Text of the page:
Castle & Cooke, One FBO at a Time

EVERETT, WA — In late 2007, Castle & Cooke Aviation, based at Van Nuys Airport north of Los Angeles, bought the assets of fixed base operator Fliteline Services/Everett Jet Center at Paine Field here, bringing its number of locations to three, including Honolulu International Airport. The company has plans to expand in the U.S. and beyond, albeit at a one-at-a-time pace. It is owned by chairman and CEO David H. Murdock, who controls the company’s diverse portfolio of businesses that includes Dole food. Officials say that the Everett addition represents how they approach the market — buy an existing enterprise that is well-disciplined financially, and then explore opportunities for expansion.

Like many, the company grew into the FBO business via its corporate flight department operations, in this case at Van Nuys, relates executive vice president Steven Friedmann, who is based at Van Nuys and is responsible for the operation and growth of the mini-chain. Friedmann does this in concert with Richard Janisse, who is under contract as a consultant. Janisse is the former head of the AMR Combs chain of FBOs, which was subsequently bought out by Signature Flight Support.

Comments Friedmann, “We’re growing our FBOs one location at a time. Our model is more akin to organic growth, where we draw on one of our core competencies, real estate development. We consider ourselves a very disciplined buyer.

“In the case of Paine, we both bought a going concern and have begun developing real estate and an FBO simultaneously. And those are two different disciplines if you think about it.

“In Honolulu, we bought an aviation concern and a building there that was designed for an aviation use; and we’re renovating it, rehabilitating it, and turning it into a full-service FBO.

“We’ve watched the FBO consolidation and groups paying high multiples of earnings; we’ve chosen a different path. That’s to look for target markets, and carefully select airports with characteristics that we like and that give us the ability to go in and leverage on our strengths, which we believe are real estate development and buying businesses with a very disciplined approach to the financials.”

Castle & Cooke Aviation is a wholly owned subsidiary of Castle & Cooke, Inc, a diversified development, real estate, and operating company whose assets include master planned residential communities, commercial properties, and world class resorts along with transportation equipment leasing, brick and building material manufacturing, public warehousing, and corporate aviation servicing, according to the company.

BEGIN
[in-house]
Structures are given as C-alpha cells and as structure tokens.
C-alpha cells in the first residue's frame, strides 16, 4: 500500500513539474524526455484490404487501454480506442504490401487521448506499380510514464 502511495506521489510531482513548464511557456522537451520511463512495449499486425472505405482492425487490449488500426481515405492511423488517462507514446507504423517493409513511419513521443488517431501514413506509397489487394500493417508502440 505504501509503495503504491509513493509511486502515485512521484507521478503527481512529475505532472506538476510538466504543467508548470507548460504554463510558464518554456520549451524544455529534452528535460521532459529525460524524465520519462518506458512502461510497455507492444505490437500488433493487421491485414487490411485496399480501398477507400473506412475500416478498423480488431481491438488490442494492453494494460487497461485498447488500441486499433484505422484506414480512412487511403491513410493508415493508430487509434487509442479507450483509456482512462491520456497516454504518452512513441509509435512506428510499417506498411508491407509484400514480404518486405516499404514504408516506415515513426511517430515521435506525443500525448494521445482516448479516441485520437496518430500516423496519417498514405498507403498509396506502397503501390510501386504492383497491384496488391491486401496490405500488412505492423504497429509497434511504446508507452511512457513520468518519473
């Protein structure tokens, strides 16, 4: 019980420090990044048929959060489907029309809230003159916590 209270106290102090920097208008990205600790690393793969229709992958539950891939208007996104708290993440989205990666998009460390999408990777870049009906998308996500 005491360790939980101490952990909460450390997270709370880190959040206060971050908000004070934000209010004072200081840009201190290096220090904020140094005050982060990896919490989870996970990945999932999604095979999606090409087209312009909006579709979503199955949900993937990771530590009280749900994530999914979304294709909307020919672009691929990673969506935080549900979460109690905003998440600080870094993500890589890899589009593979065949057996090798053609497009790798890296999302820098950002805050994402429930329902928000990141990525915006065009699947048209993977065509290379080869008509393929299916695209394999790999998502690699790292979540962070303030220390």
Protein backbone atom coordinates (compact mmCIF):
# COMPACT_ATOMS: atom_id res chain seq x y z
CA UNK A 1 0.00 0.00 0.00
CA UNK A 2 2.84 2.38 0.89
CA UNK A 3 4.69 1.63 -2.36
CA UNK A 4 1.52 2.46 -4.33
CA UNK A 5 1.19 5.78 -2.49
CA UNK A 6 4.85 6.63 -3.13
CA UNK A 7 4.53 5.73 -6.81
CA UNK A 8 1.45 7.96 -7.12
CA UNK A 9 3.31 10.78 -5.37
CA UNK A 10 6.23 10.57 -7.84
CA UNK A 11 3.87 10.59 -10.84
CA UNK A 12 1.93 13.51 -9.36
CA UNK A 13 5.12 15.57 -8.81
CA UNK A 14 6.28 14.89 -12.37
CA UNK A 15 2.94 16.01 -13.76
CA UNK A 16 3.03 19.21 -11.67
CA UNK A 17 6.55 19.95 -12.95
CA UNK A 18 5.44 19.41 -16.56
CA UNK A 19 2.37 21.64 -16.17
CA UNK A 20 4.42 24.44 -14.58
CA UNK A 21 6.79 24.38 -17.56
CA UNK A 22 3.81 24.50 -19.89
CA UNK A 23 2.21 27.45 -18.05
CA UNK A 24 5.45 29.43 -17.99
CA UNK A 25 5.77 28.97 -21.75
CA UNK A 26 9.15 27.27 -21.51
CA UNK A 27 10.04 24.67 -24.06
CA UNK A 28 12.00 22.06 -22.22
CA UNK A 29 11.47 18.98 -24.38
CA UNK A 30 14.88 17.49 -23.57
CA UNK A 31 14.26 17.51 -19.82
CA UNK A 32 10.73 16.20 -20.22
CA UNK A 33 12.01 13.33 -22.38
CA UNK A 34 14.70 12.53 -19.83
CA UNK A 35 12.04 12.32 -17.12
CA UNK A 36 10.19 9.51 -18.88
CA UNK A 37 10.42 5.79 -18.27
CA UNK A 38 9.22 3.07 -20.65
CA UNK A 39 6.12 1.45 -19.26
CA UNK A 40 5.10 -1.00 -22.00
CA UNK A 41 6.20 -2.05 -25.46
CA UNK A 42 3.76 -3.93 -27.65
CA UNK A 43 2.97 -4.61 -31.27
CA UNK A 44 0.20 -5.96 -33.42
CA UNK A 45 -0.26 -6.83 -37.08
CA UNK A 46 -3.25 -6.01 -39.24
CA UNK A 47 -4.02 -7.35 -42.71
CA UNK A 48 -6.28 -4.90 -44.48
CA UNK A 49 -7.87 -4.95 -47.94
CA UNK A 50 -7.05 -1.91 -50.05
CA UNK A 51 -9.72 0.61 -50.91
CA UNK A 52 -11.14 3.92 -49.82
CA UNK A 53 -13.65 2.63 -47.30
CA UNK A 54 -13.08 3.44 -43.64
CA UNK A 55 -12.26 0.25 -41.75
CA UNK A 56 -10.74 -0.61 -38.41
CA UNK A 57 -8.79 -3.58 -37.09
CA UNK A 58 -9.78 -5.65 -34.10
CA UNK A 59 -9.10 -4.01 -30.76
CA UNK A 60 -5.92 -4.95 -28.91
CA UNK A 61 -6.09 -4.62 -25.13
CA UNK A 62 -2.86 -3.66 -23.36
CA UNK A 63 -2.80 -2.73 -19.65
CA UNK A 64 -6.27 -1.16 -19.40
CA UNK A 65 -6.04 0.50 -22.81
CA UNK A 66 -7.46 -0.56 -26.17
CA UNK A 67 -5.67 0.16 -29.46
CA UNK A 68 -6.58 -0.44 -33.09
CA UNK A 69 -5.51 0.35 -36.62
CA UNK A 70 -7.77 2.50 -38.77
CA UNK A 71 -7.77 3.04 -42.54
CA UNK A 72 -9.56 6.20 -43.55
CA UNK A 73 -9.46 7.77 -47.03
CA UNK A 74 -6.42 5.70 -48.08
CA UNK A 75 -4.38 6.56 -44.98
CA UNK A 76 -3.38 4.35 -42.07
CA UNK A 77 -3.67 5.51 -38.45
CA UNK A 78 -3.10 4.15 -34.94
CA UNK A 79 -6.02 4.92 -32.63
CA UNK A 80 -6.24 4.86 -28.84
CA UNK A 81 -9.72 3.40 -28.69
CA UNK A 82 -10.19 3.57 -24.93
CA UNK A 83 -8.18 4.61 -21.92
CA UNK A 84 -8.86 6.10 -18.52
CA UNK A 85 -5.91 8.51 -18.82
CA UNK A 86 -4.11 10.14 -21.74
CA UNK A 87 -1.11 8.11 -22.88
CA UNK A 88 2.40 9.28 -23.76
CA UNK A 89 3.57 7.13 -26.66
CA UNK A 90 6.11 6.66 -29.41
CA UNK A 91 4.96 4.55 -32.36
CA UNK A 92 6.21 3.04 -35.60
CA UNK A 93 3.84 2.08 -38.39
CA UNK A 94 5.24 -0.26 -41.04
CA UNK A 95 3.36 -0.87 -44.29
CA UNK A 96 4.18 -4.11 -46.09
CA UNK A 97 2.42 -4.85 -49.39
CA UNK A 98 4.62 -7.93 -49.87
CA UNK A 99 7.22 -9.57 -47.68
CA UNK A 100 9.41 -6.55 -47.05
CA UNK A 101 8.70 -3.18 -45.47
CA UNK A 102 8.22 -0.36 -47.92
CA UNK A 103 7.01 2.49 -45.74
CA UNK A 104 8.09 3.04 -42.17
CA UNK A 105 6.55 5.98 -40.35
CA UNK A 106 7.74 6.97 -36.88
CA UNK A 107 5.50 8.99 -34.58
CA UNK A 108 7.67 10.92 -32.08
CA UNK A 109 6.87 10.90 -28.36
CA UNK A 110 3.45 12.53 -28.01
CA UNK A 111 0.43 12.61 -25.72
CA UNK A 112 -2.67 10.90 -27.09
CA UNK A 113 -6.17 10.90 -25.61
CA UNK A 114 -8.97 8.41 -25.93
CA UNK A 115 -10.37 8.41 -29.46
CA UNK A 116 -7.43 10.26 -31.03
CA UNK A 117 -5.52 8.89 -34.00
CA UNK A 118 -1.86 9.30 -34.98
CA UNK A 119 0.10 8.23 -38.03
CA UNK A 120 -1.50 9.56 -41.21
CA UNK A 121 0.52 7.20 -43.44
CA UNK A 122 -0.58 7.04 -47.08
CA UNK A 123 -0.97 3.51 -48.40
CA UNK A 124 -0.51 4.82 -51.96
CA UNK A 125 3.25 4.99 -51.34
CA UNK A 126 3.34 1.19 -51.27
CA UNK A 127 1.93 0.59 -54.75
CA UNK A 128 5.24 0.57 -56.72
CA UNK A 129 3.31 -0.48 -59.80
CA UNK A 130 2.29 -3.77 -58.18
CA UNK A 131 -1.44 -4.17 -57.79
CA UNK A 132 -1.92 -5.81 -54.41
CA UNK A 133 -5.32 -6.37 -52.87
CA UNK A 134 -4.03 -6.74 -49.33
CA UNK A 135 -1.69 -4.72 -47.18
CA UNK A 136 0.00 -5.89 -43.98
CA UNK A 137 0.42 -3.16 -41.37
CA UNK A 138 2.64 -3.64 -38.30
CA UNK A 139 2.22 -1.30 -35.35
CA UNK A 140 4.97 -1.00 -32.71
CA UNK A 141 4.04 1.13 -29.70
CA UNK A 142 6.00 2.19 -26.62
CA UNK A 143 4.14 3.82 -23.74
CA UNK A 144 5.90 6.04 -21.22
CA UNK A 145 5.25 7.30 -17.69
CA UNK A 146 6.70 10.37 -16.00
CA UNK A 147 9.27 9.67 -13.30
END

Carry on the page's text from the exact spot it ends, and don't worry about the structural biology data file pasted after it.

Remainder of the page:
Friedmann says the company considers itself a West-coast based network of FBOs and is focused first and foremost on what it already has in play. But opportunities exist, considering the parent’s resources and international presence.

Says Friedmann, “In time, once we create a steady foundation and base of business in Hawaii, it would be logical to look at the Pacific Rim for expansion.

“Dole food and Mr. Murdock have offices in 90 countries around the globe. He’s been in hundreds of FBOs around the world. We certainly would look at opportunities overseas.”

The paine field acquisition
In December, 2007, Castle & Cooke consummated a deal to acquire Fliteline Services/Everett Jet Center, owned by Jim Wilkinson, 70, since 1971, who has remained to serve as general manager. His minority partner, Terry Wilcoxson, has also stayed on as line services manager.

The FBO is the only one that sells retail fuel at Paine Field, which has a variety of aviation businesses but is dominated by the Boeing manufacturing plant that builds the 777 and the upcoming Dreamliner aircraft. While the airport allows corporate and other tenant self-fueling, including Boeing, the FBO has a 300,000-gallon fuel farm and has pumped more than six million gallons in a year. Much of that volume has been related to the former BF Goodrich Aerospace, now ATS, which overhauls airliners here.